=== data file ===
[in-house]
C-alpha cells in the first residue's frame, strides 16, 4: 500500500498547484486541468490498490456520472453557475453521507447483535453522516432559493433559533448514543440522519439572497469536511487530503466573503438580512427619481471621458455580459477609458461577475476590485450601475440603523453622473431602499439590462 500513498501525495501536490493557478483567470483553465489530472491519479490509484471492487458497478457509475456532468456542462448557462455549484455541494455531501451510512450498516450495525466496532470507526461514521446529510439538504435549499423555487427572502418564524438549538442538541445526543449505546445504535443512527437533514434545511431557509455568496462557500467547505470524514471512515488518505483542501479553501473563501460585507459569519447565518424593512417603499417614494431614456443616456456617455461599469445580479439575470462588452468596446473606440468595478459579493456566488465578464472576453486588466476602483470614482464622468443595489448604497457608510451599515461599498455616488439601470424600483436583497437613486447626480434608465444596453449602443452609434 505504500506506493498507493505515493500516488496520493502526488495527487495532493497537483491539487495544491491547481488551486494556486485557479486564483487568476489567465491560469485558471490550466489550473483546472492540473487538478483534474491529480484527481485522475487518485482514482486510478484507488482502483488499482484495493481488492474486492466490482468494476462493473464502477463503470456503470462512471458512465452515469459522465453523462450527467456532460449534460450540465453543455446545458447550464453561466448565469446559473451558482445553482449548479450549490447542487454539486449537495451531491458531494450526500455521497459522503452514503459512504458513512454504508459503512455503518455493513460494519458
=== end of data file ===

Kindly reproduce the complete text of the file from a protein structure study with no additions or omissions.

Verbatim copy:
[in-house]
C-alpha cells in the first residue's frame, strides 16, 4: 500500500498547484486541468490498490456520472453557475453521507447483535453522516432559493433559533448514543440522519439572497469536511487530503466573503438580512427619481471621458455580459477609458461577475476590485450601475440603523453622473431602499439590462 500513498501525495501536490493557478483567470483553465489530472491519479490509484471492487458497478457509475456532468456542462448557462455549484455541494455531501451510512450498516450495525466496532470507526461514521446529510439538504435549499423555487427572502418564524438549538442538541445526543449505546445504535443512527437533514434545511431557509455568496462557500467547505470524514471512515488518505483542501479553501473563501460585507459569519447565518424593512417603499417614494431614456443616456456617455461599469445580479439575470462588452468596446473606440468595478459579493456566488465578464472576453486588466476602483470614482464622468443595489448604497457608510451599515461599498455616488439601470424600483436583497437613486447626480434608465444596453449602443452609434 505504500506506493498507493505515493500516488496520493502526488495527487495532493497537483491539487495544491491547481488551486494556486485557479486564483487568476489567465491560469485558471490550466489550473483546472492540473487538478483534474491529480484527481485522475487518485482514482486510478484507488482502483488499482484495493481488492474486492466490482468494476462493473464502477463503470456503470462512471458512465452515469459522465453523462450527467456532460449534460450540465453543455446545458447550464453561466448565469446559473451558482445553482449548479450549490447542487454539486449537495451531491458531494450526500455521497459522503452514503459512504458513512454504508459503512455503518455493513460494519458